For example,

- The support count of
`{Milk}`

in our dataset is 4. Hence, its support will be ⅘=0.8. - Support count of
`{Milk, Bread}`

is 2. Hence, its support will be ⅖ = 0.4. - The support count of
`{Milk, Ketchup}`

is 0. Hence, its support will be 0.

### Minimum Support

**We define minimum support as the minimum probability of an item set that qualifies it for the analysis process in association rule mining. **

For example, if we define the minimum support as 0.4 then we will include itemsets` {Milk} `

and` {Milk, Bread}`

in our analysis as their support is greater than or equal to 0.4. On the other hand, we won’t include the itemset `{Milk, Ketchup}`

in our analysis as it has a support of 0 which is less than the minimum support.

### Confidence

While support is defined for a dataset, lift and confidence are defined for an association rule. If we are given an association rule `A->C `

where A and C are two itemsets, the confidence of the `A->C`

is defined as **“Support of {A ∪ C} divided by Support of A”**. Here, A is the antecedent itemset and C is the consequent itemset.

`Confidence (A->C)=Support({A ∪ C})/ Support (A)`

For example, if we are given the association rule `{Milk, Bread}-> {Coffee}`

, we will calculate the confidence of this rule as follows.

Here,

- The antecedent itemset is
`{Milk, Bread}`

. - The consequent itemset is
`{Coffee}`

. - First, we will find the union of itemsets in antecedent and consequent. The union set will be
`{Milk, Bread, Coffee}`

. - The itemset
`{Milk, Bread, Coffee}`

is present in only one transaction out of five transactions. Hence, the support of`{Milk, Bread, Coffee}`

is ⅕=0.2. - The itemset
`{Milk, Bread}`

is present in two transactions out of five transactions. Hence, the support of`{Milk, Bread}`

is ⅖ =0.4.

```
Confidence ({Milk, Bread}-> {Coffee})=Support({Milk, Bread, Coffee})/ Support ({Milk, Bread})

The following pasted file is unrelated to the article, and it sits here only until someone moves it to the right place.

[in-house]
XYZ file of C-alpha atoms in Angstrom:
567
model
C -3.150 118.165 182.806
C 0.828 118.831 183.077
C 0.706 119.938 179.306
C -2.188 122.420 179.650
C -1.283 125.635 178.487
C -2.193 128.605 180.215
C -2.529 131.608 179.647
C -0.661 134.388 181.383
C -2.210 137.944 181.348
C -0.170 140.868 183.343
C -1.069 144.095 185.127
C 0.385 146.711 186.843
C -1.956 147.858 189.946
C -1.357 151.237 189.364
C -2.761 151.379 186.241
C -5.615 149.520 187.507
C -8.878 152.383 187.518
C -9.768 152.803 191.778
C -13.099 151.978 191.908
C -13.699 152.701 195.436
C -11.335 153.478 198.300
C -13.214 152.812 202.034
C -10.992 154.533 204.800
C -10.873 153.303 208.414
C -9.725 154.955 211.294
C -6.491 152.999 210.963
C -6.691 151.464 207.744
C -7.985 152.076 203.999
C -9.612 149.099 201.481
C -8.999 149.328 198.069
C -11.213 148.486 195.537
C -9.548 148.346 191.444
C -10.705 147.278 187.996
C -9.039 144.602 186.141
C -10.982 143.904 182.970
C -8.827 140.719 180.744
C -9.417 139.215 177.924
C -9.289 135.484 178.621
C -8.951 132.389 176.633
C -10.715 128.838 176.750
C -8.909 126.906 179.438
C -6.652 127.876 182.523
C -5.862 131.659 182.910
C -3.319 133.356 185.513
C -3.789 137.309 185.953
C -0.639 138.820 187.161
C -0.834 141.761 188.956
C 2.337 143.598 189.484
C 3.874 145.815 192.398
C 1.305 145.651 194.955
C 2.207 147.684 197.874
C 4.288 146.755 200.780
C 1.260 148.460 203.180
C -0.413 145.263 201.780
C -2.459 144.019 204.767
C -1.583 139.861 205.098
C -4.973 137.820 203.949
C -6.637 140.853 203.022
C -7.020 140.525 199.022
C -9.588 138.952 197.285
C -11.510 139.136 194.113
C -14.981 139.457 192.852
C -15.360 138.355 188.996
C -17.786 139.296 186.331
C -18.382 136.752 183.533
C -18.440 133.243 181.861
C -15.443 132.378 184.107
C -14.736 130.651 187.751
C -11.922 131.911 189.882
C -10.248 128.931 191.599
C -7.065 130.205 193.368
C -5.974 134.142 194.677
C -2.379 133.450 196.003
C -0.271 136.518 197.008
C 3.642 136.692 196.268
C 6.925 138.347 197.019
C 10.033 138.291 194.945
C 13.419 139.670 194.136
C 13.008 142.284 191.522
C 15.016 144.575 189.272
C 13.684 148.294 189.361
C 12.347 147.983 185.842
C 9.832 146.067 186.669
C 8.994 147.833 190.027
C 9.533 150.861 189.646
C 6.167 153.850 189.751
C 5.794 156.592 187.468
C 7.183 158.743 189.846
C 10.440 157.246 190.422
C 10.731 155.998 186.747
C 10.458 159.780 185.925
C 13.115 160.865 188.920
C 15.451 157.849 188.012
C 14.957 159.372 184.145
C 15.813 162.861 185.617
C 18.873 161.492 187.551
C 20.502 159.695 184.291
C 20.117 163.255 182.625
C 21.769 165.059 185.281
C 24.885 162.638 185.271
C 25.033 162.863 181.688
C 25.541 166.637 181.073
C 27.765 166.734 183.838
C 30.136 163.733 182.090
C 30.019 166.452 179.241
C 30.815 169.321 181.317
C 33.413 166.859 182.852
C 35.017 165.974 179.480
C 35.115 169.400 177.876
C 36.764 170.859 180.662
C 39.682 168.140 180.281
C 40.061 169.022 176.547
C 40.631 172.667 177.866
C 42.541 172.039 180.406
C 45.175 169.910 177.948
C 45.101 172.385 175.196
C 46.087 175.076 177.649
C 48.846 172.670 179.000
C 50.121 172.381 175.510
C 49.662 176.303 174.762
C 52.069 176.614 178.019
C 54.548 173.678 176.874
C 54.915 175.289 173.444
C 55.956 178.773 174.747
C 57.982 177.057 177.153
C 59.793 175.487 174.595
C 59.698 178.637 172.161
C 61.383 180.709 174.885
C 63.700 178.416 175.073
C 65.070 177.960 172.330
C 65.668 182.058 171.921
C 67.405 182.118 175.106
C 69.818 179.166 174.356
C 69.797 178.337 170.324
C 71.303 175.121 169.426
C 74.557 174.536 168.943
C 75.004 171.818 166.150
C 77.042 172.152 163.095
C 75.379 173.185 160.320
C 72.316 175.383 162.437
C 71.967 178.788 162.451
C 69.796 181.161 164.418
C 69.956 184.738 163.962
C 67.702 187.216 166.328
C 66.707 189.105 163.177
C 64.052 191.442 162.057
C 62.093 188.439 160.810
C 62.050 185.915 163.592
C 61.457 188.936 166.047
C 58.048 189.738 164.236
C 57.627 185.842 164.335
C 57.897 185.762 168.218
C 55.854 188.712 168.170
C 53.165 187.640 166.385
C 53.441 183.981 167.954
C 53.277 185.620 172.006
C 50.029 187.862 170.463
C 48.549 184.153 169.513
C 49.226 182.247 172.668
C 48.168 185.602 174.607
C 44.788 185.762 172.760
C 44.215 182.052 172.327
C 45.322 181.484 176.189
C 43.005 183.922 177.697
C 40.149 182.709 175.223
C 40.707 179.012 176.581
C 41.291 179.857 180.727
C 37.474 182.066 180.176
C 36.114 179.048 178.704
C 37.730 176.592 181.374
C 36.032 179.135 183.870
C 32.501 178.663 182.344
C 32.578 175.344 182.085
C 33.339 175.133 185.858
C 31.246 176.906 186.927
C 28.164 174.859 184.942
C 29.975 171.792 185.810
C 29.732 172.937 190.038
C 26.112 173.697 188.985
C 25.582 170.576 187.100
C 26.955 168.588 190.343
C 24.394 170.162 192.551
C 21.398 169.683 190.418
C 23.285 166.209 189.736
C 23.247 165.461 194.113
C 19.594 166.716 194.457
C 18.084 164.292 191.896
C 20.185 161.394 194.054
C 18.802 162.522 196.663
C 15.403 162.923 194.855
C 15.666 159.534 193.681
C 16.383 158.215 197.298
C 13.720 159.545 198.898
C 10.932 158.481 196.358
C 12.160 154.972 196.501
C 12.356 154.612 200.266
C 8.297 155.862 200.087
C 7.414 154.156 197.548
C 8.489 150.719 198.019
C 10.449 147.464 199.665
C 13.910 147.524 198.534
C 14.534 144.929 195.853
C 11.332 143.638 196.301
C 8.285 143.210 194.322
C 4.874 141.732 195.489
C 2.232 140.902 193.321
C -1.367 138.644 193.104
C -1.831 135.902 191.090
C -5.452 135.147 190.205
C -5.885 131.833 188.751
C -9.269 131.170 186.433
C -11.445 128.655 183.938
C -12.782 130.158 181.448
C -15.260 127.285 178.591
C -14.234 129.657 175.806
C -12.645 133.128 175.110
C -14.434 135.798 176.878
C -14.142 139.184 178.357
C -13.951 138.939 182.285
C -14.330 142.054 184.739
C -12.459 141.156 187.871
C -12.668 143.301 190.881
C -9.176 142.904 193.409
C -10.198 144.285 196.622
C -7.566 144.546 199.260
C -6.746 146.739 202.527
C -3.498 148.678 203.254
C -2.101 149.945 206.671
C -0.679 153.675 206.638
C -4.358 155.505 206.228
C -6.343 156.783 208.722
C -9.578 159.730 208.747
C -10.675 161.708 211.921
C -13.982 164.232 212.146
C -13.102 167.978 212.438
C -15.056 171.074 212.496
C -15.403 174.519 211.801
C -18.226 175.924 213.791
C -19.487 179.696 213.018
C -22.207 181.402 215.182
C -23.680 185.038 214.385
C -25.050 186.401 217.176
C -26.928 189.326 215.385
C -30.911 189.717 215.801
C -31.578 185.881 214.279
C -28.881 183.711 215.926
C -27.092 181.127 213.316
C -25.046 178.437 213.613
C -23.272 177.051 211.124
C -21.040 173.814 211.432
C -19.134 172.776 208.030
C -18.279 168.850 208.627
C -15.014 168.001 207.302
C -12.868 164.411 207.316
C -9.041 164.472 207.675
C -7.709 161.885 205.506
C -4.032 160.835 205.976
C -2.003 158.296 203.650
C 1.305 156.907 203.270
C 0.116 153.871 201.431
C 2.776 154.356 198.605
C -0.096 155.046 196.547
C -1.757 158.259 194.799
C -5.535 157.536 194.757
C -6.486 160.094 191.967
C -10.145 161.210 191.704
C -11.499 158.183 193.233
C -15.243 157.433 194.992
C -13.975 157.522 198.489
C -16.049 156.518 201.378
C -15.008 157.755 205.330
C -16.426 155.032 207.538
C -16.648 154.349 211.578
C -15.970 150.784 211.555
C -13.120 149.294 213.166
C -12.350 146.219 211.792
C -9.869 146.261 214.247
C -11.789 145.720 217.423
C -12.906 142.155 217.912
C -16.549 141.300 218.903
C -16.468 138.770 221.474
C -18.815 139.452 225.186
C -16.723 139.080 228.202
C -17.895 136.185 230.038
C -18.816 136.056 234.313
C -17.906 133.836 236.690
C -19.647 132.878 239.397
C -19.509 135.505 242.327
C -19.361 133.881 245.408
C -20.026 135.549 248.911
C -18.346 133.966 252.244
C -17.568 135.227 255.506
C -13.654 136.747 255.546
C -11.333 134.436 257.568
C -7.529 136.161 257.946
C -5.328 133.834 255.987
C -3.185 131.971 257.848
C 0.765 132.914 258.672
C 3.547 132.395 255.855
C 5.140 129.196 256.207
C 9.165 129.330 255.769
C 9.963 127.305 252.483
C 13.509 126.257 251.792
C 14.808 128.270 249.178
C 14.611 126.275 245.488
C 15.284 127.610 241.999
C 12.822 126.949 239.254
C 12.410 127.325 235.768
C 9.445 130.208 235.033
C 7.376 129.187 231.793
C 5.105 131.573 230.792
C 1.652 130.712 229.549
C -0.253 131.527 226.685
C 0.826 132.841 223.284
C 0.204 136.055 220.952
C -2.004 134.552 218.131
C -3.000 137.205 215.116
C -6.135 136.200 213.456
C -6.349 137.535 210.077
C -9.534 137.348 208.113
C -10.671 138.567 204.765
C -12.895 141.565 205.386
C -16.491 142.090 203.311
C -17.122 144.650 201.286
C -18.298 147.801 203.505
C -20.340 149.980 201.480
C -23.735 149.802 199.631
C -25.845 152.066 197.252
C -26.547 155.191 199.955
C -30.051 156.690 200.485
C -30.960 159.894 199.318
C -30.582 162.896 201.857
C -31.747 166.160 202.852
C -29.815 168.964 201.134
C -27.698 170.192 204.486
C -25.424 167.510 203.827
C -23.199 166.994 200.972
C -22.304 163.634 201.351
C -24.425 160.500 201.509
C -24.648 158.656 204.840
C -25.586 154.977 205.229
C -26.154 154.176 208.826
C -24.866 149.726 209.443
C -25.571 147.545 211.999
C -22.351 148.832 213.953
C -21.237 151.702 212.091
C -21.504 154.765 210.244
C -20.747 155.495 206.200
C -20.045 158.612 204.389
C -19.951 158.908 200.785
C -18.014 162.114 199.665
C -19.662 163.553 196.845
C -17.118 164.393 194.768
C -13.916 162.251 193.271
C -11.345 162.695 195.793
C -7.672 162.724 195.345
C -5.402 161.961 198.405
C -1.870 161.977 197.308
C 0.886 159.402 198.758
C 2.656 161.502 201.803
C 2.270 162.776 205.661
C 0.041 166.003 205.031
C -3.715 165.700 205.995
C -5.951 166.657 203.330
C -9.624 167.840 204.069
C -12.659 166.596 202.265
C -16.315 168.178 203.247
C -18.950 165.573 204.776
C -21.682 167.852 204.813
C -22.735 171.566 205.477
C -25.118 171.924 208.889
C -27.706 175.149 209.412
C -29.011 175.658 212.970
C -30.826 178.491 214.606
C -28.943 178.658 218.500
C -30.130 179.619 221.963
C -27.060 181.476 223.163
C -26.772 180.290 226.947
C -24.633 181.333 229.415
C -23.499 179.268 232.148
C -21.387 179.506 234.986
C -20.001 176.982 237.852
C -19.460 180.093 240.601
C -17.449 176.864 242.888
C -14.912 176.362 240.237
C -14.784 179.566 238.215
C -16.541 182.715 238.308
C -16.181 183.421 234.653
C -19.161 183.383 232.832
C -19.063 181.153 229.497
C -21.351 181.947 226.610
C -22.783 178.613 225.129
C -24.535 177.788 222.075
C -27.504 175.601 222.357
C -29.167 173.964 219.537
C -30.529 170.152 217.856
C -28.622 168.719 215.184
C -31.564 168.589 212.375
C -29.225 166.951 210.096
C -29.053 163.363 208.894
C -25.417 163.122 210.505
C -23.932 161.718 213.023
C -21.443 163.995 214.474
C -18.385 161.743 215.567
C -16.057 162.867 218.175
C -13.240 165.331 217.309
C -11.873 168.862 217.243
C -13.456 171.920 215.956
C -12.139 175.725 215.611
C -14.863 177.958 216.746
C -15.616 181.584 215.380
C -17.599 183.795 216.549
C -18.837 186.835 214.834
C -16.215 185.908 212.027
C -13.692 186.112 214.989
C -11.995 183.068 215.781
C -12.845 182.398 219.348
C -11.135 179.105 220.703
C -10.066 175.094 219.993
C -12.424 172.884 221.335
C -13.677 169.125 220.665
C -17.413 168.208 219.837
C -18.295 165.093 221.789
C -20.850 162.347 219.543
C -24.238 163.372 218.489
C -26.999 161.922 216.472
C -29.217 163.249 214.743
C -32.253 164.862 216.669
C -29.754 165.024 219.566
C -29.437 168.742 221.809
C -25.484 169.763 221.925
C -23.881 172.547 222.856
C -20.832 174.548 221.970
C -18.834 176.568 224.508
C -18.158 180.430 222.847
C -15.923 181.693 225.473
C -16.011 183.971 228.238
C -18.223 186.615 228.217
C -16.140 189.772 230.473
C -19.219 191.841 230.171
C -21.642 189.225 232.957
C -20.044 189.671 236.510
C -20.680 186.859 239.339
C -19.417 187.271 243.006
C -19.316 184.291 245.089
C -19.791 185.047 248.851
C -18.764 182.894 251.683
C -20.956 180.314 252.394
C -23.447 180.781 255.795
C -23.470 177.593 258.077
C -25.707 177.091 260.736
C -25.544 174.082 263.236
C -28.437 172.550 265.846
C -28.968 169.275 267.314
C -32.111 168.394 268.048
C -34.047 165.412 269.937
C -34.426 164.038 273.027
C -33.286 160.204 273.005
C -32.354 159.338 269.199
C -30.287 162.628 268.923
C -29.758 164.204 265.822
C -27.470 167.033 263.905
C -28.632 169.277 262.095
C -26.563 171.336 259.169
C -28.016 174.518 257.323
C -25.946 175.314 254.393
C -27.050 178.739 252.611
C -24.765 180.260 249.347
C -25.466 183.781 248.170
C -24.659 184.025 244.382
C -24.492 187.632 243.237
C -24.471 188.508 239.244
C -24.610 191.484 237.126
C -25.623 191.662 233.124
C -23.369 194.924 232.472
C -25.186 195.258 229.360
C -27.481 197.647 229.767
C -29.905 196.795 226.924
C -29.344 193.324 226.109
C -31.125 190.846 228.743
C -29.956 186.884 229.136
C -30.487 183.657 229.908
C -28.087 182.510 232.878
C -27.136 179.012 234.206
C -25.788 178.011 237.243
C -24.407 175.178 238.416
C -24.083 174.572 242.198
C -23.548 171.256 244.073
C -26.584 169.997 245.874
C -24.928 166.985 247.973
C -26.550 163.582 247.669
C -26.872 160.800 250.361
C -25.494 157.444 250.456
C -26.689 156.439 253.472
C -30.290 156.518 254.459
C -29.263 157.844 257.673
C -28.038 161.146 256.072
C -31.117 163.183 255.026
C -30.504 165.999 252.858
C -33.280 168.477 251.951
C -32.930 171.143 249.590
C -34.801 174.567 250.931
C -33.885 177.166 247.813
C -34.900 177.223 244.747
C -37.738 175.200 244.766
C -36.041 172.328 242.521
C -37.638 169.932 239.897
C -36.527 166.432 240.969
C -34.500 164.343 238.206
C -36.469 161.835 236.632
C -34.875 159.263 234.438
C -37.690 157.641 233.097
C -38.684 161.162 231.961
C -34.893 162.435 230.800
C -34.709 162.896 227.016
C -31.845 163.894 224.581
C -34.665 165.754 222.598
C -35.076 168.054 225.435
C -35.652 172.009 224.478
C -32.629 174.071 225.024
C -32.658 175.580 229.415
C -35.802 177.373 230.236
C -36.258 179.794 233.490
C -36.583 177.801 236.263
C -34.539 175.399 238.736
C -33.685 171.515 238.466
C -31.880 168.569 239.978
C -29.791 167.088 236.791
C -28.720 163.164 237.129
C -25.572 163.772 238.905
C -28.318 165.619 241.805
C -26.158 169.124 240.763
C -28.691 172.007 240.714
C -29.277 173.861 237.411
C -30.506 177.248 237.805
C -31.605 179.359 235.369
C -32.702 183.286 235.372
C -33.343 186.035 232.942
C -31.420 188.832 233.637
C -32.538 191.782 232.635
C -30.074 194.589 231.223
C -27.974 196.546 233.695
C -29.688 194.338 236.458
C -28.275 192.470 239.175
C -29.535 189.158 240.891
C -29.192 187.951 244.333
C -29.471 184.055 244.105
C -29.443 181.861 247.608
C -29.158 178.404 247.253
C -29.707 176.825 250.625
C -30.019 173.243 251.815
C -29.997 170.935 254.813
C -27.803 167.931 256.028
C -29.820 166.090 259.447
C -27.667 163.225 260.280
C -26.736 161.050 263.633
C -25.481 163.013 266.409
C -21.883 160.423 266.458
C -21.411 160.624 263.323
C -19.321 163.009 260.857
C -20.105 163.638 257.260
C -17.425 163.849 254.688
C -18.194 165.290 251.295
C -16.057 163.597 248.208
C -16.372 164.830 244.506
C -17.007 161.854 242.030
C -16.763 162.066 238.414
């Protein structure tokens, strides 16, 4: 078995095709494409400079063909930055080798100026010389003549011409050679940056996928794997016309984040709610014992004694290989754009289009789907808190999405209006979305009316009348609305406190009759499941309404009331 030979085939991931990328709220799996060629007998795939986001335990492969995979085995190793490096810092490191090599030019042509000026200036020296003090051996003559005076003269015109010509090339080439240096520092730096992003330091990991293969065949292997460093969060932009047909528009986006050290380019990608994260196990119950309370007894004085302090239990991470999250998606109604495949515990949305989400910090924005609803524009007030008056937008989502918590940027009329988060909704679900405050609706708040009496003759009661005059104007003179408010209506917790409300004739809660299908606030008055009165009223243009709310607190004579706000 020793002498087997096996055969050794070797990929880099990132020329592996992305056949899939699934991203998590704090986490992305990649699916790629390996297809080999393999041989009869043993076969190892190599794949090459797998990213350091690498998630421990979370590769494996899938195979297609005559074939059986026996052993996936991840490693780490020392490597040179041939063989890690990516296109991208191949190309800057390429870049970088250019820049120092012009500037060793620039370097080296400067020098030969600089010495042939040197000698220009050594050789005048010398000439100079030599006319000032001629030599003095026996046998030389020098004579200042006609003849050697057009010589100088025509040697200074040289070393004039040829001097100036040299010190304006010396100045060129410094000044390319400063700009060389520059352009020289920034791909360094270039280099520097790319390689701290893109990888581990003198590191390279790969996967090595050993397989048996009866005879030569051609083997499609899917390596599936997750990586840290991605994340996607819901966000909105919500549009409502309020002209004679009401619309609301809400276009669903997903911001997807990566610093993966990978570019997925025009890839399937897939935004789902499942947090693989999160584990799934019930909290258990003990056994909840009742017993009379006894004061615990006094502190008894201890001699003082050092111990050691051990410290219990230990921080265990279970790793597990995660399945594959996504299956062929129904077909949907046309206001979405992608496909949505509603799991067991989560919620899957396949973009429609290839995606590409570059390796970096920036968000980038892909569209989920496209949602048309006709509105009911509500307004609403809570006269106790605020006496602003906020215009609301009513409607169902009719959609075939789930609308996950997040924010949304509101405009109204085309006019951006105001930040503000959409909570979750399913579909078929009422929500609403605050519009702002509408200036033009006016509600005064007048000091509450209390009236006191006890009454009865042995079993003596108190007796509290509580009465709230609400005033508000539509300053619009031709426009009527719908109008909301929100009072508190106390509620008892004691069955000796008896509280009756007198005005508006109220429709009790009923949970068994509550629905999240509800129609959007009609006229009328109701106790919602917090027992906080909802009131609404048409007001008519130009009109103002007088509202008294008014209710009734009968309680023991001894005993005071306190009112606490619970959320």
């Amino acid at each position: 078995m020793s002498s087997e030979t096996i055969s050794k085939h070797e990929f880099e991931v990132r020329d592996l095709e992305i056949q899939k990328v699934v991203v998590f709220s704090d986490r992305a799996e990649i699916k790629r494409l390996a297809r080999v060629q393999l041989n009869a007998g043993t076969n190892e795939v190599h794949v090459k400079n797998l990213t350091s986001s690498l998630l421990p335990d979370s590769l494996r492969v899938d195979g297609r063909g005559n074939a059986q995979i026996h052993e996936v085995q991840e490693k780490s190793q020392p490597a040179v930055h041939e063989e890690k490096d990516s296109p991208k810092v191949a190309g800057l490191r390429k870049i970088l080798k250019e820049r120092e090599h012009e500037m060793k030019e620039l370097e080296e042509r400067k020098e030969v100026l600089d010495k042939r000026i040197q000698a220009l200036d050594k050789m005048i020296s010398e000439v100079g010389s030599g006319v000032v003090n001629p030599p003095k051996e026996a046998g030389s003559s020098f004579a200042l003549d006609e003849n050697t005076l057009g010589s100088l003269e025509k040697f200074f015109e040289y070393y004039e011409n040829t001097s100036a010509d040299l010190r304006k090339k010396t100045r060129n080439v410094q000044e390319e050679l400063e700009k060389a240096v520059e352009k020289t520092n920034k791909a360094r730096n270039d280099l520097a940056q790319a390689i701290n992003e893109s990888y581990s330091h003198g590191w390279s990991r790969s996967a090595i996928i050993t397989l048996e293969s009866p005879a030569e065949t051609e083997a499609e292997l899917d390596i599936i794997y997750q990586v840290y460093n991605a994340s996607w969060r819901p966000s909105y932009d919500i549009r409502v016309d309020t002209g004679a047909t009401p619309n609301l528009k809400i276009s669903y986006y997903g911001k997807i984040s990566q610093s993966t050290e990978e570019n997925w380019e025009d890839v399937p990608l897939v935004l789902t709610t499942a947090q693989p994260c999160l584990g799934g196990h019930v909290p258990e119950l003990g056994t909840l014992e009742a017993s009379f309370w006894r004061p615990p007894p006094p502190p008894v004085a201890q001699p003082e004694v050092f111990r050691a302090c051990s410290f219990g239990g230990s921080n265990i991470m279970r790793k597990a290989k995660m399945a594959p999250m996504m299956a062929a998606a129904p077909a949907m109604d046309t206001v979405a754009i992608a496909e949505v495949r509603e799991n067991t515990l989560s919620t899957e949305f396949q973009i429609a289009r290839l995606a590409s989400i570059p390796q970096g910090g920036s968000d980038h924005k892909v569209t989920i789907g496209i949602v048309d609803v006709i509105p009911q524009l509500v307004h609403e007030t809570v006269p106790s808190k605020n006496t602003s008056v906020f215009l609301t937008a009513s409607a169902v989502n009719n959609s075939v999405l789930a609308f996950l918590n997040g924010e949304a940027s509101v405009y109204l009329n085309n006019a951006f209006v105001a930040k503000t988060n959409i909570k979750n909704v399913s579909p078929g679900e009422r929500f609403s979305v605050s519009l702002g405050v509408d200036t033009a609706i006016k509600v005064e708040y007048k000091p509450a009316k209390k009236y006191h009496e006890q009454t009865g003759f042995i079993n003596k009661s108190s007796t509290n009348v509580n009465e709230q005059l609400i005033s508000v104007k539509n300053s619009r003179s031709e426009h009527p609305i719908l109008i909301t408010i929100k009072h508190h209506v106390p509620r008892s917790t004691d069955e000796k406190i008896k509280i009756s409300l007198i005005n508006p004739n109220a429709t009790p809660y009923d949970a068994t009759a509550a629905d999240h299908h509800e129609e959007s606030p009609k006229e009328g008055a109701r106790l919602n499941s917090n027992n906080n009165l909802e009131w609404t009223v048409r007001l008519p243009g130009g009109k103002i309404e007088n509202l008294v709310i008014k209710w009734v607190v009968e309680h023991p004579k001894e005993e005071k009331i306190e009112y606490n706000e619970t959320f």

=0.2/0.4
=0.5
```

### Lift

**The metric lift defines the strength of an association rule. We define lift as the ratio of the observed support measure and expected support if antecedent and consequent itemsets are independent of each other.** For instance, if we have an association rule `A-> C`

, the lift is defined as

`Lift (A->C)=Support({A ∪ C})/ (Support (A)*Support (C))`

For example, if we have the association rule `{Milk, Bread}-> {Coffee}`

, we will calculate the lift of this rule as follows.

- The antecedent itemset is
`{Milk, Bread}`

. - The consequent itemset is
`{Coffee}`

. - First, we will find the union of itemsets in antecedent and consequent. The union set will be
`{Milk, Bread, Coffee}`

. - The itemset
`{Milk, Bread, Coffee}`

is present in only one transaction out of five transactions. Hence, the support of`{Milk, Bread, Coffee}`

is ⅕=0.2. - The itemset
`{Milk, Bread}`

is present in two transactions out of five transactions. Hence, the support of`{Milk, Bread}`

is ⅖ =0.4. - The itemset
`{Coffee}`

is present in two transactions out of five transactions. Hence, the support of`{Coffee}`

is ⅖ =0.4. `Lift=support of {Milk, Bread, Coffee}/support of {Milk, Bread} * support of {Coffee}`

i.e. 0.2/0.4*0.4=1.25.

```
Lift({Milk, Bread}->{Coffee})=Support({Milk, Bread, Coffee})/(Support({Milk, Bread})*Support ({Coffee}))
=0.2/(0.4*0.4)
=0.2/0.16
=1.25
```

**If the lift for an association rule is less than 1, the antecedent and consequents are substitutes for each other.**I.e. Increase in the frequency of the antecedent itemset leads to a decrease in the frequency of the consequent itemset and vice versa.**If the lift for an association rule is greater than 1, the antecedent and consequents are dependent on each other.**I.e. Increase in the frequency of the antecedent itemset leads to an increase in the frequency of the consequent itemset and vice versa.**If the lift for an association rule is equal to 1, the antecedent and consequents are independent of each other.**The frequency of the antecedent items doesn’t affect the frequency of the consequent itemset and vice versa.